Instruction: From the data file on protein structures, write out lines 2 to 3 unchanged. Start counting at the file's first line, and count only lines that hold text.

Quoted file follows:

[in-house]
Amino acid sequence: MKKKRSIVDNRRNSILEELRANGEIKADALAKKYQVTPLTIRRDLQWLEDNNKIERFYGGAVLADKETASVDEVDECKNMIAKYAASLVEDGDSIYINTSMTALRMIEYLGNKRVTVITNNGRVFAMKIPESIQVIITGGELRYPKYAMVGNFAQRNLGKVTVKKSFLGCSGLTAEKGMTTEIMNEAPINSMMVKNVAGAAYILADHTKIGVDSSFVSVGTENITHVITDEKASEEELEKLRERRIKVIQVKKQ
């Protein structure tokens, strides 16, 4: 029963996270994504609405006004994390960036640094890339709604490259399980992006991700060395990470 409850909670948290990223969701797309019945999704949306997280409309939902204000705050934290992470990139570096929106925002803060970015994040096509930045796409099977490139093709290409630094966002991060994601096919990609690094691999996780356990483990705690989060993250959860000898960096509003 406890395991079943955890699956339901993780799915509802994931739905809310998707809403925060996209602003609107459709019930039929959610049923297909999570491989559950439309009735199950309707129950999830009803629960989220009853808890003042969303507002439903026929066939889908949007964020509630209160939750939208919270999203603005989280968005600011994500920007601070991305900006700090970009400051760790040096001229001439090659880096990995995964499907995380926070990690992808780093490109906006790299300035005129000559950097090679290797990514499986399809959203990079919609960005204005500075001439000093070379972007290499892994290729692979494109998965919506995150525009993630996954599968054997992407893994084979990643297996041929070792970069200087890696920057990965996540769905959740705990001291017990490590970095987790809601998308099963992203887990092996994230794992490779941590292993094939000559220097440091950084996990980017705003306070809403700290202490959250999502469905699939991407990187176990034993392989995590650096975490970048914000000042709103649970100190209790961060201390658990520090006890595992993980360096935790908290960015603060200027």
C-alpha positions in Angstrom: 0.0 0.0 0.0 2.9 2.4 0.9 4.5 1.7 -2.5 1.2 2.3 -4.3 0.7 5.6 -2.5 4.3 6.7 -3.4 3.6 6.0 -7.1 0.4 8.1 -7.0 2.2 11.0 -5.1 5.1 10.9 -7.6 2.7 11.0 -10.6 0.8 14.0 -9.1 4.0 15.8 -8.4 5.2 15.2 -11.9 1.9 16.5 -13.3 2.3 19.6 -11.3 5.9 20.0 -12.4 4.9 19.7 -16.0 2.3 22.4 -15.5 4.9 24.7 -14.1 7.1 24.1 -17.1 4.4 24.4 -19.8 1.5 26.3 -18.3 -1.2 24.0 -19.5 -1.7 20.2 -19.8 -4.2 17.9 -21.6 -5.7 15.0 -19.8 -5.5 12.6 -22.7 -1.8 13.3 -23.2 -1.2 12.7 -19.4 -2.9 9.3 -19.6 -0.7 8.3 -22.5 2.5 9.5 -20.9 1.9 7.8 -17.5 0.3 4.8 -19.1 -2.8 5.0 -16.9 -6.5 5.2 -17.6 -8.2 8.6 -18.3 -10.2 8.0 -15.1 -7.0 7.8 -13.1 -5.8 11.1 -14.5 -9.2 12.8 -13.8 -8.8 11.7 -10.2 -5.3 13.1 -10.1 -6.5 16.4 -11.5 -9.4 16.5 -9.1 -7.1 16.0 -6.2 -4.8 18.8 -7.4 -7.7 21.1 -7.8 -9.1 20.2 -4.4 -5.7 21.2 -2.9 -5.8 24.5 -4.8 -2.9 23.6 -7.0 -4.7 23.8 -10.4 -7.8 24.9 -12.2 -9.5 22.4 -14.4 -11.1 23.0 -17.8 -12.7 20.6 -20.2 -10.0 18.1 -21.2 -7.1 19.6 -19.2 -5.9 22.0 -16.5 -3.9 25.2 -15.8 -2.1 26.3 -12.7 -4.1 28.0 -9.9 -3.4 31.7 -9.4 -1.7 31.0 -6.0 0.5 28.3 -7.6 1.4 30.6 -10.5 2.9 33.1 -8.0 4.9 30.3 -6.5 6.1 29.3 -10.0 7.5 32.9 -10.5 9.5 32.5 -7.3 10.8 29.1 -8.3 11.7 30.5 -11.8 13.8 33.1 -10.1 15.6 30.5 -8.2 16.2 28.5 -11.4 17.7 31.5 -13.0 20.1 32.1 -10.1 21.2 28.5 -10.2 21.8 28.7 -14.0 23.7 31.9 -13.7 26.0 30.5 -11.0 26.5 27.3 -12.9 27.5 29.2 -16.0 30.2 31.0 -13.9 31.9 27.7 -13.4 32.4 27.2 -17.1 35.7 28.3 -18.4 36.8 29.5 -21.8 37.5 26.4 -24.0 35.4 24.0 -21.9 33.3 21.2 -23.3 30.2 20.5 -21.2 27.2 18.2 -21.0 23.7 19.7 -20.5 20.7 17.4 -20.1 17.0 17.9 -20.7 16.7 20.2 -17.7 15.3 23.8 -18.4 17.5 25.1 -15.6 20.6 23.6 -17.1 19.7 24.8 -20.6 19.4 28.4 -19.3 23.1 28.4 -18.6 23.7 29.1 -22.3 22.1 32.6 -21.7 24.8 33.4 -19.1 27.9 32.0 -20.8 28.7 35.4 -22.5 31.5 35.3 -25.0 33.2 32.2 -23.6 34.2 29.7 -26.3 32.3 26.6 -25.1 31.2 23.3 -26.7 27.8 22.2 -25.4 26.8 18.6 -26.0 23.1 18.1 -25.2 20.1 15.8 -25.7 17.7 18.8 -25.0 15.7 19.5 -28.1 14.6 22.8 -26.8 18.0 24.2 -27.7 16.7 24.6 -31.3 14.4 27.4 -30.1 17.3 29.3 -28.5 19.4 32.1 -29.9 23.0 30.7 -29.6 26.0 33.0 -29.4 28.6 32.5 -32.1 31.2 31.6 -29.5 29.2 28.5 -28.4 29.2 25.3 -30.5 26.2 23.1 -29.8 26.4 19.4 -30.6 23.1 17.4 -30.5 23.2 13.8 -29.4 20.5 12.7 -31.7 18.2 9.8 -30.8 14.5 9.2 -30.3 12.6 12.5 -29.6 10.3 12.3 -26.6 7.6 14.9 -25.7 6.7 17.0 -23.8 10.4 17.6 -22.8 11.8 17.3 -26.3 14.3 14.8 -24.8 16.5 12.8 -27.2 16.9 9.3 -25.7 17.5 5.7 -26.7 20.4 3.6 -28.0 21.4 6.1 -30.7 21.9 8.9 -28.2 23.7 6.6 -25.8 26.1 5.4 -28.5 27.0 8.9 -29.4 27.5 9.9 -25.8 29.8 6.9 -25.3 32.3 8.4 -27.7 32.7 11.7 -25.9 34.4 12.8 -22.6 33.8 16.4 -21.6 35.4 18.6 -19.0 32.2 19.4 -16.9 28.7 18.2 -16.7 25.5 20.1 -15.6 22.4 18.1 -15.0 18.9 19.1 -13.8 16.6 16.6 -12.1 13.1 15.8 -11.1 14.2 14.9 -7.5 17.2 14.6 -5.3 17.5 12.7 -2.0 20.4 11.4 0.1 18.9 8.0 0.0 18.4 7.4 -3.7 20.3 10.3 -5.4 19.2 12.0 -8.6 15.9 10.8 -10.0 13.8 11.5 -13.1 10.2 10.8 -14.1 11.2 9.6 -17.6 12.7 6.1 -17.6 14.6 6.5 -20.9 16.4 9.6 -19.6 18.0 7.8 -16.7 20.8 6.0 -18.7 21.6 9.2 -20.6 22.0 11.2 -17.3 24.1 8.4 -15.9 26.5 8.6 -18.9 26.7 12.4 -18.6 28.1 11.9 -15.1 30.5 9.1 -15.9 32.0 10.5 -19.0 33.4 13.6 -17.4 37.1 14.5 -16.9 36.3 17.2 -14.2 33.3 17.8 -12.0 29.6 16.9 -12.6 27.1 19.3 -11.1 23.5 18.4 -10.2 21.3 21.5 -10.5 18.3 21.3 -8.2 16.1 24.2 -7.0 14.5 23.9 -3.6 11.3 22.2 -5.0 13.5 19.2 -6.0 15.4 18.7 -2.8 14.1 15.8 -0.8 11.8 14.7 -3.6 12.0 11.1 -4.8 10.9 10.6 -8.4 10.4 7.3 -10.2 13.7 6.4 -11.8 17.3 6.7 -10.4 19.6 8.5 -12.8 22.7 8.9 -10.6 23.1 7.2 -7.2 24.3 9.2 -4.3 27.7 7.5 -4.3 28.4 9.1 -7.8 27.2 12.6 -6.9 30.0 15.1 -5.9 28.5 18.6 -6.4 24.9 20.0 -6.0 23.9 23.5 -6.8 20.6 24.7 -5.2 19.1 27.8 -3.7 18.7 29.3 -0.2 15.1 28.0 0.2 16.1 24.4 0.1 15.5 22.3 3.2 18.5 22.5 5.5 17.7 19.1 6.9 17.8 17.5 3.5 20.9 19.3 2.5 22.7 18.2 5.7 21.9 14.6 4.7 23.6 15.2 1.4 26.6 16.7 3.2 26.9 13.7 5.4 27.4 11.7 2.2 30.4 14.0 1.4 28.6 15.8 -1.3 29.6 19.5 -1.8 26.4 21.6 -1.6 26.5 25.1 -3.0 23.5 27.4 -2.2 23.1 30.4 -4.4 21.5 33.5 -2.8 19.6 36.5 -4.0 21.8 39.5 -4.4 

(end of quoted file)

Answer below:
Amino acid sequence: MKKKRSIVDNRRNSILEELRANGEIKADALAKKYQVTPLTIRRDLQWLEDNNKIERFYGGAVLADKETASVDEVDECKNMIAKYAASLVEDGDSIYINTSMTALRMIEYLGNKRVTVITNNGRVFAMKIPESIQVIITGGELRYPKYAMVGNFAQRNLGKVTVKKSFLGCSGLTAEKGMTTEIMNEAPINSMMVKNVAGAAYILADHTKIGVDSSFVSVGTENITHVITDEKASEEELEKLRERRIKVIQVKKQ
């Protein structure tokens, strides 16, 4: 029963996270994504609405006004994390960036640094890339709604490259399980992006991700060395990470 409850909670948290990223969701797309019945999704949306997280409309939902204000705050934290992470990139570096929106925002803060970015994040096509930045796409099977490139093709290409630094966002991060994601096919990609690094691999996780356990483990705690989060993250959860000898960096509003 406890395991079943955890699956339901993780799915509802994931739905809310998707809403925060996209602003609107459709019930039929959610049923297909999570491989559950439309009735199950309707129950999830009803629960989220009853808890003042969303507002439903026929066939889908949007964020509630209160939750939208919270999203603005989280968005600011994500920007601070991305900006700090970009400051760790040096001229001439090659880096990995995964499907995380926070990690992808780093490109906006790299300035005129000559950097090679290797990514499986399809959203990079919609960005204005500075001439000093070379972007290499892994290729692979494109998965919506995150525009993630996954599968054997992407893994084979990643297996041929070792970069200087890696920057990965996540769905959740705990001291017990490590970095987790809601998308099963992203887990092996994230794992490779941590292993094939000559220097440091950084996990980017705003306070809403700290202490959250999502469905699939991407990187176990034993392989995590650096975490970048914000000042709103649970100190209790961060201390658990520090006890595992993980360096935790908290960015603060200027």